After crossing the border into Laos, we boarded a slow boat almost immediately and floated down the Mekong
for two days (stopping for the night in Pak Beng). We started our land explorations in Luang Prabang, and then travelled to Vang Vieng and Vientiane.
We set out to discover a small landlocked country and came back having fallen totally in love with it! I think it’s fair to say that in comparison to its other south-east Asian family members, Laos is the forgotten sibling. I have to admit that we had deliberately prioritised Thailand, Vietnam and Cambodia over it. However, we can happily report that it is an extremely lovely country with gracious people, interesting landscapes and fabulous food. Tourism
Even after nine years we could easily find our way through much of Bangkok and Chiang Mai. However, it was hard to ignore that both cities were more crowded and the traffic seemed impossibly heavier. The profile of tourists in Thailand had also changed, with many accounts (from locals) of feeling besieged by the constant flow of very large groups of tourists who descend on their cities.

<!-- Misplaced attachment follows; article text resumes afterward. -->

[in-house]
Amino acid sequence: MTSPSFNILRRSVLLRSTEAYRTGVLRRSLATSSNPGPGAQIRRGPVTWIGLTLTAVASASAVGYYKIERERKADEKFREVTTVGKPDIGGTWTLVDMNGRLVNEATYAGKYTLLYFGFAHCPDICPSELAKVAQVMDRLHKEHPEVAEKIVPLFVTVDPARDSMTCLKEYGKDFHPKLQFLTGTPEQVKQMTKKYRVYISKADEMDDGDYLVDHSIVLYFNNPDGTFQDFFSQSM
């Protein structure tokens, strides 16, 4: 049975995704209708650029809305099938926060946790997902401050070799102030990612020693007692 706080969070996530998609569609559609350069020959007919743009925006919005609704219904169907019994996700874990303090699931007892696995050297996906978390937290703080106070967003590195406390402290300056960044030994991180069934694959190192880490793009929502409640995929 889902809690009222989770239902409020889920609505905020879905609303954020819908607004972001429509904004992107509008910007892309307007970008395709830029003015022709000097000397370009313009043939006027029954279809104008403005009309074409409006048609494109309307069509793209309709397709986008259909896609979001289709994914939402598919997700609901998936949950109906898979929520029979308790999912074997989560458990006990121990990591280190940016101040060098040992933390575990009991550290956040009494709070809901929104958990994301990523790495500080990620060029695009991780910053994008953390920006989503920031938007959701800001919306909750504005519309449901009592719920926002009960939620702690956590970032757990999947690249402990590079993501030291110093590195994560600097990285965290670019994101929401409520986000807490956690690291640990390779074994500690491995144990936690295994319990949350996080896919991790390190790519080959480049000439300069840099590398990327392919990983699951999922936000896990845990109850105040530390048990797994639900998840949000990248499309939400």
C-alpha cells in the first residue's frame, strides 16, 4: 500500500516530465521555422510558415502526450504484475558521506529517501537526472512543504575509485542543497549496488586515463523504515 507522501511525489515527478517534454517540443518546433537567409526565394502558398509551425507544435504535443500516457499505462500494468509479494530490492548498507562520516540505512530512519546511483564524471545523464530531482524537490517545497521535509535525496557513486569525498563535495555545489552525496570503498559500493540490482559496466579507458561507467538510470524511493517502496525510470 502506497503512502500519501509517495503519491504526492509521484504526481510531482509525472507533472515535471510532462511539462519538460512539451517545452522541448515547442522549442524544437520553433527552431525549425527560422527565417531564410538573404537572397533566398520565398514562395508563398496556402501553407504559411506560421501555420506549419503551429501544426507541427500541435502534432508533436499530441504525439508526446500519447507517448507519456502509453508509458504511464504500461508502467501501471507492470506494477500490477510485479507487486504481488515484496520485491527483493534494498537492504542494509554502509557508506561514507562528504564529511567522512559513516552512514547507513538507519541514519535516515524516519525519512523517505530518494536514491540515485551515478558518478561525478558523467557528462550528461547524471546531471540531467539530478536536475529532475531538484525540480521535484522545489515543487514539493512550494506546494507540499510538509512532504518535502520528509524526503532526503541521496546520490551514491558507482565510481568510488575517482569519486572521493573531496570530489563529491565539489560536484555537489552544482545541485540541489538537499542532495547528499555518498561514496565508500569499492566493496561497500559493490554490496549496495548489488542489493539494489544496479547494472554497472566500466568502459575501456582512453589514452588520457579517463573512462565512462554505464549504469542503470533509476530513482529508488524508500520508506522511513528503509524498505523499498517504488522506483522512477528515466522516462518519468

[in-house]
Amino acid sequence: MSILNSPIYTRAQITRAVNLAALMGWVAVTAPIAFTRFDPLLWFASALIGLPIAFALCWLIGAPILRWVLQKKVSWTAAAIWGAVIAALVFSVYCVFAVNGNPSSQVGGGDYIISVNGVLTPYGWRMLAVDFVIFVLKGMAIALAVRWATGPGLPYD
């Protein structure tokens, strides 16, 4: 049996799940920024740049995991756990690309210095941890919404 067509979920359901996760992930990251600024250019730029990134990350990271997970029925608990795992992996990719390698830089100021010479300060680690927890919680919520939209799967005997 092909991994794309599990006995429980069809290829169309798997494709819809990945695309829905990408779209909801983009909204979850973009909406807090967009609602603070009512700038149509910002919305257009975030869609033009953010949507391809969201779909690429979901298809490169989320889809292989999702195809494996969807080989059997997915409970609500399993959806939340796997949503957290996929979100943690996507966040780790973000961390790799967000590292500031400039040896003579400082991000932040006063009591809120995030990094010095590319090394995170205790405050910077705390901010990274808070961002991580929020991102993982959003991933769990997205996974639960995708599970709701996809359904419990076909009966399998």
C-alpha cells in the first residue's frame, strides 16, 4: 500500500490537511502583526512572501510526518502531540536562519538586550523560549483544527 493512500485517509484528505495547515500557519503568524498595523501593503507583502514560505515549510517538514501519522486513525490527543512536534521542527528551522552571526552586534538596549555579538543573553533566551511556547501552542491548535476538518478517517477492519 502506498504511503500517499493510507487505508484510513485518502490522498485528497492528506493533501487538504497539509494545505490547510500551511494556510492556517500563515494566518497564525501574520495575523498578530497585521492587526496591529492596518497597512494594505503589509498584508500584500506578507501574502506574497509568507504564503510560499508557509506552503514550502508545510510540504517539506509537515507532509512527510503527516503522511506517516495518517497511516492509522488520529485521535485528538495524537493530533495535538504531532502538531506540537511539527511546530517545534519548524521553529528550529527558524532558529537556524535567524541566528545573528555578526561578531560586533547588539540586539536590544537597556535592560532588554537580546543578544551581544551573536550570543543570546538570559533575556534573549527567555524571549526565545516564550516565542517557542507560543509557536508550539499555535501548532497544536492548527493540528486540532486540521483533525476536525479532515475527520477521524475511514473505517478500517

Tourism in Laos seemed to be the polar opposite to Thailand. While there were small spikes in tourist numbers in the predictably touristy places, we never felt swamped.
We could easily turn a corner and be in very local surrounds within minutes.
Compared to the other south-east Asian countries, it was also extremely nice not to be mercilessly harassed by touts or constantly hassled by sellers of mass-produced tourist crap. And on the note of mass-produced crap, it was sad to read that small artisans in Laos were losing ground to markets flooded with factory imports – and that some of the wares aimed at tourists used traditional designs that have been blatantly stolen from the local tribes. Lowlights of trip